The Sonic Head-Jog is a weekly look back at the great Sega soundtracks of the past thirty years, from simple chiptune pieces to full-blown orchestral works. Where possible, Youtube links are provided throughout to let you hear the music for yourselves.
Some you will know, others you may not but whether we jog your memory or pique your interest in something you hadn’t heard, we hope to help you create the ultimate Sega play-list!
Bizarre Creations are probably best known to Sega Addicts for being one of the “second-party” developers during the Dreamcast era, producing the groundbreaking exclusive Metropolis Street Racer. It is less well known that Sega were partly responsible for the studio name back in the Megadrive / Genesis era. At the time of developing Wiz n’ Liz the team were known as Raising Hell Software, which caused a few raised eyebrows at Sega due to the word “Hell”. The game was released in 1993 with no studio name attached, prompting the change to Bizarre Creations by the time of their next release.
We will get round to covering Richard Jacques’ eclectic soundtrack for MSR sometime in the coming months, but for our first feature we are focusing on the music from the aforementioned and criminally under-rated Wiz n’ Liz. The game’s composer, Matt Furniss was one of the most prolific British musicians of the 16-bit era and produced over 50 soundtracks across a range of Sega systems. Wiz n’ Liz is one of my, and Furniss’ own personal favourites.
The game opens with a lengthy (for the time) introduction sequence backed by a melancholy hip-hop-lite track… Imagine Toejam and Earl busting out some Sesame Street tunes and you’re about there. The sounds used all seem to have effects of some kind; filters, phasers and delays appear to be used on the various synth pads and tones. This piece is Furniss’ opening salvo and lets you know that he is going to be squeezing some crazy and unheard sounds out of the humble YM2612 chip, almost on a par with Yuzo Koshiro’s finest works.
Upon starting the game proper, we find ourselves at the home of the titular Wiz and Liz which serves as a hub level to return to after each stage is completed. The music used must therefore stand up to repeated listenings, luckily the melodic tune chosen is catchy without being annoying and, like most great Megadrive/Genesis soundtracks, features sounds unique to the game rather than the”off-the-shelf” FM tones used in more generic titles.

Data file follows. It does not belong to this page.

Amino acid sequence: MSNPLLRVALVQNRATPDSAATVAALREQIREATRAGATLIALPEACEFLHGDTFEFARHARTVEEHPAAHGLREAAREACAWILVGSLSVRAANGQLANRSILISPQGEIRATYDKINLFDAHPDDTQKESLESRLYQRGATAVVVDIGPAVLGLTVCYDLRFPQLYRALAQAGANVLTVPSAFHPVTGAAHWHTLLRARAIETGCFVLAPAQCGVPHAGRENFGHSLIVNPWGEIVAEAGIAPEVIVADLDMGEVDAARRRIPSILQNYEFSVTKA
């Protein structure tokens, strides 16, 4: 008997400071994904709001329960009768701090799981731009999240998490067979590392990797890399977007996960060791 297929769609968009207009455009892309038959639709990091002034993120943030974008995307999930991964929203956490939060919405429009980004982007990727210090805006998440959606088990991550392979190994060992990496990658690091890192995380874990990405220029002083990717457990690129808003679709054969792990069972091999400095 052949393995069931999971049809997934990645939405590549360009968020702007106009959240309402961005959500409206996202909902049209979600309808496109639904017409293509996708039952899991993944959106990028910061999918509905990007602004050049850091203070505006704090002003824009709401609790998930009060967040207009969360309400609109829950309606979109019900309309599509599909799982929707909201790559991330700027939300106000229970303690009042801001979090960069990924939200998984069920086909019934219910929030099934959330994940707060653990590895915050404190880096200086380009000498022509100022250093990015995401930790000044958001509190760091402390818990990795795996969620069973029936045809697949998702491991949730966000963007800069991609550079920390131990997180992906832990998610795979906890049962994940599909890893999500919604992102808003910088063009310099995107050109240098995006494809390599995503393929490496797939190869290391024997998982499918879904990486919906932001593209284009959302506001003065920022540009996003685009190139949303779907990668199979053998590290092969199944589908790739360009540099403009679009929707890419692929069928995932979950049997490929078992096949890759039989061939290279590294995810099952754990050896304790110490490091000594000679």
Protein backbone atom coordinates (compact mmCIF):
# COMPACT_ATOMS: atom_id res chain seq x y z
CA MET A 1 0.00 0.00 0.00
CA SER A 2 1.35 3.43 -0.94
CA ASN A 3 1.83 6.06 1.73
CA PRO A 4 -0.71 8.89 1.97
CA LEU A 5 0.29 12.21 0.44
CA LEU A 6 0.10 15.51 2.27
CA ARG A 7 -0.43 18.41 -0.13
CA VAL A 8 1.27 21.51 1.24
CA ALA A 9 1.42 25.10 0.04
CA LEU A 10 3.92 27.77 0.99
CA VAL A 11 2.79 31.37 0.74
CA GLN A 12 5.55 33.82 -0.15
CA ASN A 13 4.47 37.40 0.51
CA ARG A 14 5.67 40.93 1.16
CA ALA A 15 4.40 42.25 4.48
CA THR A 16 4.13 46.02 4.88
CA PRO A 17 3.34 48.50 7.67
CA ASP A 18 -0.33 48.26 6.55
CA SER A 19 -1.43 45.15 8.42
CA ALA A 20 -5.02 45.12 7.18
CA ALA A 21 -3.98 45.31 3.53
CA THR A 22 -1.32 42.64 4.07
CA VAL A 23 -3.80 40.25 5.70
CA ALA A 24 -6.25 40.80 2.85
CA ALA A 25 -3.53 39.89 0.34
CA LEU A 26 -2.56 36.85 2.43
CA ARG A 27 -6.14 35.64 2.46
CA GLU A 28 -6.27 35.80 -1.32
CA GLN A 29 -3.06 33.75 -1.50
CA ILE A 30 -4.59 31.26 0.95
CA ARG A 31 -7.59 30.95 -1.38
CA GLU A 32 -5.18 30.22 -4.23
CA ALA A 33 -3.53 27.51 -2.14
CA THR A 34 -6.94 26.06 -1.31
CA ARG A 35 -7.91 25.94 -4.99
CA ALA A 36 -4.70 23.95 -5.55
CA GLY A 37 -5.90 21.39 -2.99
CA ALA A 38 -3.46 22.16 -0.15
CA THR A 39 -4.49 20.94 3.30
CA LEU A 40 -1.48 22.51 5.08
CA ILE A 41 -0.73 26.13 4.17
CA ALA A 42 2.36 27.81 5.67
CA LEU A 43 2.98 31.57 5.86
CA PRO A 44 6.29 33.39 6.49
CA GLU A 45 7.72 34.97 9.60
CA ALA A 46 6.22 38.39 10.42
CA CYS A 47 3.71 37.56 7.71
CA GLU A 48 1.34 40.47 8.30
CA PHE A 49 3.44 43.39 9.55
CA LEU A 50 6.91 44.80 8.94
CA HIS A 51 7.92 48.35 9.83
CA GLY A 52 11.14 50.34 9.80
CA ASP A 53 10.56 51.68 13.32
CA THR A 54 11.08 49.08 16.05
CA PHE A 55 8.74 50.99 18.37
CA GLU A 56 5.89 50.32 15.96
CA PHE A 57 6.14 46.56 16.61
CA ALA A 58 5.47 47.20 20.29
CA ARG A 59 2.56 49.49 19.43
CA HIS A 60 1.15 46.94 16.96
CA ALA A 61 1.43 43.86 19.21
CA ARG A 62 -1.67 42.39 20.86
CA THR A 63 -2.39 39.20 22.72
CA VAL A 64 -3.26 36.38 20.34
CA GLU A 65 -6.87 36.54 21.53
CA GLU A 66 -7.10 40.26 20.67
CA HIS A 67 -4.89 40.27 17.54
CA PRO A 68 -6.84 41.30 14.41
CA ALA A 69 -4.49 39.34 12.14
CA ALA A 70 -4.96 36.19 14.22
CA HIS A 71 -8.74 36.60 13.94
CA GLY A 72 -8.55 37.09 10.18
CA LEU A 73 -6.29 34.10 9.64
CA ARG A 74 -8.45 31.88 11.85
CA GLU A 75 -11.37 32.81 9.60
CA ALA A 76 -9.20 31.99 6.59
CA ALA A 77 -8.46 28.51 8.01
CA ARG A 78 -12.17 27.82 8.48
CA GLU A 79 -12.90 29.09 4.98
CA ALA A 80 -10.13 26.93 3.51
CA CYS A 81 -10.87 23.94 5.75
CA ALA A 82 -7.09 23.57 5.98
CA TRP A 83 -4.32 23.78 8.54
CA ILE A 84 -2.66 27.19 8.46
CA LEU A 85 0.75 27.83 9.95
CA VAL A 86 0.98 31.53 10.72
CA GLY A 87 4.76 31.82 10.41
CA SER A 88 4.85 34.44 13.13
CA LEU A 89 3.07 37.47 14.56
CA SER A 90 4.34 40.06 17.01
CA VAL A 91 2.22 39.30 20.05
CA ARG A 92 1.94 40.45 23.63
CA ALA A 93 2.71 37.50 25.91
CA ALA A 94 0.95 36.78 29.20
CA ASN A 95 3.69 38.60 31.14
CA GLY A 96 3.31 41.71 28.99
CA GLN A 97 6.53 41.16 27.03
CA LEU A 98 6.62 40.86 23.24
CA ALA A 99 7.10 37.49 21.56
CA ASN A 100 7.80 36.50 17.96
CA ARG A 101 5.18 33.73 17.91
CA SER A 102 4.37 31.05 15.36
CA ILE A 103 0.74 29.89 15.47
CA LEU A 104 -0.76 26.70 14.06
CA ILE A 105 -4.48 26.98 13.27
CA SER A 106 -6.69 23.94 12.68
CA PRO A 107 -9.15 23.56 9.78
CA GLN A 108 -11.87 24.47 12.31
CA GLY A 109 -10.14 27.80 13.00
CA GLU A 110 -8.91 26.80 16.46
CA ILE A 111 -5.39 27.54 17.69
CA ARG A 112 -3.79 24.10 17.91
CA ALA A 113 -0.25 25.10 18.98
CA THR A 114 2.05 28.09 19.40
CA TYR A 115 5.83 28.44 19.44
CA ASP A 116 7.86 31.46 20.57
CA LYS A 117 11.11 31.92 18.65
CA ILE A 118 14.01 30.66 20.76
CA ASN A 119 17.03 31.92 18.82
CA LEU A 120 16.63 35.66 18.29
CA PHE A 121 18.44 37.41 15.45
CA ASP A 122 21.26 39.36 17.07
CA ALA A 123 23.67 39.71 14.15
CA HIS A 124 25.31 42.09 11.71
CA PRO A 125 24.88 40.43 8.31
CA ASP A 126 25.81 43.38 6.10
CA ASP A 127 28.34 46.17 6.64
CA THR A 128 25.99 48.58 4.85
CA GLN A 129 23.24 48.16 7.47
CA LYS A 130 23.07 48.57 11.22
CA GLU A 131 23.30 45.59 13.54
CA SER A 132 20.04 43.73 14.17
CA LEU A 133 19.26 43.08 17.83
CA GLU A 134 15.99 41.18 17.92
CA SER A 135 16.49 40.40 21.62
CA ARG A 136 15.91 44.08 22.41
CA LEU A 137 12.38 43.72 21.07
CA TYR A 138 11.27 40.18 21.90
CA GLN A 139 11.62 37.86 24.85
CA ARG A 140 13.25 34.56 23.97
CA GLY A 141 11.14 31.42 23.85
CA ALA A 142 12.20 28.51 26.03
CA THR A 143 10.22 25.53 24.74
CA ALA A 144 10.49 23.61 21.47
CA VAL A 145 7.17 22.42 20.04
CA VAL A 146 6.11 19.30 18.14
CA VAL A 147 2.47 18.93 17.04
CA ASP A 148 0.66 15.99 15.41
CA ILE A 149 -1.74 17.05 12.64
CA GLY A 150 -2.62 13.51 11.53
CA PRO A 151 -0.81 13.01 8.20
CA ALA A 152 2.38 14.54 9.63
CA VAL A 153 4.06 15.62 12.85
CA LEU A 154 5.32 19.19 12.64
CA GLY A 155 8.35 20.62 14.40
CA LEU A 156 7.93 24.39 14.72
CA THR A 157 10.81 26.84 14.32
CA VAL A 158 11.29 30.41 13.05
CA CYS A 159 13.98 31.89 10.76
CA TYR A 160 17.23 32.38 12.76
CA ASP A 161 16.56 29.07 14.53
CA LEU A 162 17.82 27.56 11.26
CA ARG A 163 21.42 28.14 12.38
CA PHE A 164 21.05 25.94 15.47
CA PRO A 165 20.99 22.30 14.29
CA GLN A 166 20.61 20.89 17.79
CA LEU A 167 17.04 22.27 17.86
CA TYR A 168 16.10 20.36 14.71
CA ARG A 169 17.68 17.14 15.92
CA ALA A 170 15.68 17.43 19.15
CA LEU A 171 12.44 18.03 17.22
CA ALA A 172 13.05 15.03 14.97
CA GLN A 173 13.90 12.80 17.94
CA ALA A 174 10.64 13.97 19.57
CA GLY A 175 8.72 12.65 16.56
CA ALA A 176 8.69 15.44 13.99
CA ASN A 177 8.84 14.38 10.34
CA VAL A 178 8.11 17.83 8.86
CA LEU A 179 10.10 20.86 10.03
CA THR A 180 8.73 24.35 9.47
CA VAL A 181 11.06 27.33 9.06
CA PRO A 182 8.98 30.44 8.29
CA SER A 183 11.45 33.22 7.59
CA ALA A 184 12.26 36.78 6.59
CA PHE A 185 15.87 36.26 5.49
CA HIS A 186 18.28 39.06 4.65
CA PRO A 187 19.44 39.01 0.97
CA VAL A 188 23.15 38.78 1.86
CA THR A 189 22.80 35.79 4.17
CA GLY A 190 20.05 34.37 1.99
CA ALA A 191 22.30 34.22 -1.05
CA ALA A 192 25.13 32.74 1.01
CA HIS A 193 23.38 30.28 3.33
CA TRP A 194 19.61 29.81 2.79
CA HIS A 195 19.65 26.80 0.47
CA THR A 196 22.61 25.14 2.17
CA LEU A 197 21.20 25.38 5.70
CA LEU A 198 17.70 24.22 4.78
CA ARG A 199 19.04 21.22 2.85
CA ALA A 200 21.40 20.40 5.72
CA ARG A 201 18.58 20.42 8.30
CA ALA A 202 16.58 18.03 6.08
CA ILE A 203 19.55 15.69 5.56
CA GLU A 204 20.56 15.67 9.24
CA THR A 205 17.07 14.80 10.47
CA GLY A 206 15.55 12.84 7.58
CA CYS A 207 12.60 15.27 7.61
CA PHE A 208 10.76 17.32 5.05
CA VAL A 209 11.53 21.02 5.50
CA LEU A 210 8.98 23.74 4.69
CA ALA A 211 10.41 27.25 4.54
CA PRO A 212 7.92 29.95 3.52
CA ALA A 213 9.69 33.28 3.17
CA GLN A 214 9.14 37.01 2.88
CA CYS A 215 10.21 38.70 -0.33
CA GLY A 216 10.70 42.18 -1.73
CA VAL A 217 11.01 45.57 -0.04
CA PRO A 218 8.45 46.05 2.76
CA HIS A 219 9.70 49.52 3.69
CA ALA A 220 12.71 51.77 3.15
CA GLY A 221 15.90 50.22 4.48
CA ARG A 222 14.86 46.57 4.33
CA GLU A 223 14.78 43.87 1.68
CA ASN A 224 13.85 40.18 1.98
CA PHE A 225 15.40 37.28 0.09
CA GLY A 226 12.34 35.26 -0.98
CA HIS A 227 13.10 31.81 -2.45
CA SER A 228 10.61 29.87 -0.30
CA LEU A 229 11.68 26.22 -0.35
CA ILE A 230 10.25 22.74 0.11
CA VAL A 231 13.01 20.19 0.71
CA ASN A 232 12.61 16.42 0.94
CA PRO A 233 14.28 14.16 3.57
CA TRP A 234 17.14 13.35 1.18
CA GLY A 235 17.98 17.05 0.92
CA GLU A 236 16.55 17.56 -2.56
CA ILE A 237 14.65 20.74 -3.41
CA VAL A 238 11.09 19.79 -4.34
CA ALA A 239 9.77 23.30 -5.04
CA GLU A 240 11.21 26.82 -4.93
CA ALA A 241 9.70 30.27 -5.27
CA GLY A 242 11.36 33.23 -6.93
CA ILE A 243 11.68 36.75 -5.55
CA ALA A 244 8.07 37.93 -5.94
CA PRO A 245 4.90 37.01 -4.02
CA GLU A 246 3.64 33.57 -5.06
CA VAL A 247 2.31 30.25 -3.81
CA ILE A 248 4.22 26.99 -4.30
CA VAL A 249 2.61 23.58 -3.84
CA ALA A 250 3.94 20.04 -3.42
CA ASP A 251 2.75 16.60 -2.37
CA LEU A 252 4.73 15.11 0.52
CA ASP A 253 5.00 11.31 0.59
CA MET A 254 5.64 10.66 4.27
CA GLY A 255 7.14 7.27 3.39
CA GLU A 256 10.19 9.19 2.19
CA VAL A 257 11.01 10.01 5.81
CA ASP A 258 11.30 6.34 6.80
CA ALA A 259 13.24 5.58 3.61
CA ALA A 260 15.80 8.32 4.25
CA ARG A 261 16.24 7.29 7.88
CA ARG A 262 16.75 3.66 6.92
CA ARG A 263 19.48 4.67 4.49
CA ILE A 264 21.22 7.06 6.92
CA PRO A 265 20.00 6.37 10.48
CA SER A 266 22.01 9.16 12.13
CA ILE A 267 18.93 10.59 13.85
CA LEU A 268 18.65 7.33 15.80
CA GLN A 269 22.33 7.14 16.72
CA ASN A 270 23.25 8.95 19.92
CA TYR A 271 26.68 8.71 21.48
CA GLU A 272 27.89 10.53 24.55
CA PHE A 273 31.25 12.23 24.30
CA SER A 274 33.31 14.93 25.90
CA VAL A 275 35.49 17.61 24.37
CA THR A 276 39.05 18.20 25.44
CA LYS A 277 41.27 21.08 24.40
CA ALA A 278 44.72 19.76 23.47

After mixing a few fruit in your cauldron to create a doorway (don’t ask… :D) you are led to another hub level, set on a delapidated roller coaster. No music is used in this area but you can choose to play the levels in any order from here.
The upbeat ear-treats used for the levels themselves are more lively than the two previous pieces to match the frantic time-attack gameplay, and is somewhat reminiscent of classic Sonic music in style while having a European flavour all of its own. If I had to sum up these tunes with one word, it would have to be “bouncy”. The pieces boing about all over the musical scales and rarely fail to bring a smile to my face. My two standout tracks from this selection are the Latin-inspired Mine Land and bounciest tune of them all Grass Land but all are deserving of a listen and regularly find their way to my mp3 player (though back in the day, they were on the B-side of my homemade Streets of Rage 2 cassette!)
Depending on the difficulty settings chosen, you will eventually find yourself facing off against at least one of seven bosses (interestingly the only enemies in the game). Bringing a darker techno edge to the mix, each boss has its own theme and manages to sound distinct from the music in the rest of the game through the use of theremin-like sounds and tougher beats. I’d like to think that in another universe, Yuzo Koshiro made the chase music from Scooby Doo and that it sounds identical to the final boss music. The Savage Pumpkin is not only a thumping little track, but also sounds like it should be the name of the world’s worst industrial band. In fact, I will personally send a copy of Wiz n Liz to anyone who starts a band called The Savage Pumpkin and puts at least 3 of their own songs on a Myspace page!
Furniss saves possibly his best for last with the music for the high score entry screen, it reminds me of the closing music to to the excellent but now defunct Retroforce GO! podcast and sadly is not available in a video to link to. Hopefully this will spur you into trying the game for yourself to hear it, or at least downloading the soundtrack from the godly archive of Genesis/Megadrive music at Project 2612.
Bizarre Creations have made the game freely available from their website for use with an emulator and you can unlock the in-game soundtest by mixing two carrots in the cauldron. Oh and mix an apple and a banana while you’re at it too, this opens the fruit shop which will in turn enable you to buy a strawberry and a lemon and play the ambient chill-out non-game, The Color of Magic. As it’s free I can’t recommend the game highly enough, not just for the soundtrack but for the highly unique gameplay and quirky unlockable pastiches of retro tropes such as Pong and Space Invaders.
What is your favourite track from Wiz n’ Liz? And which Sega soundtracks would you like to see The Sonic Head-Jog cover in future? Let us know in the comments or the official forum thread.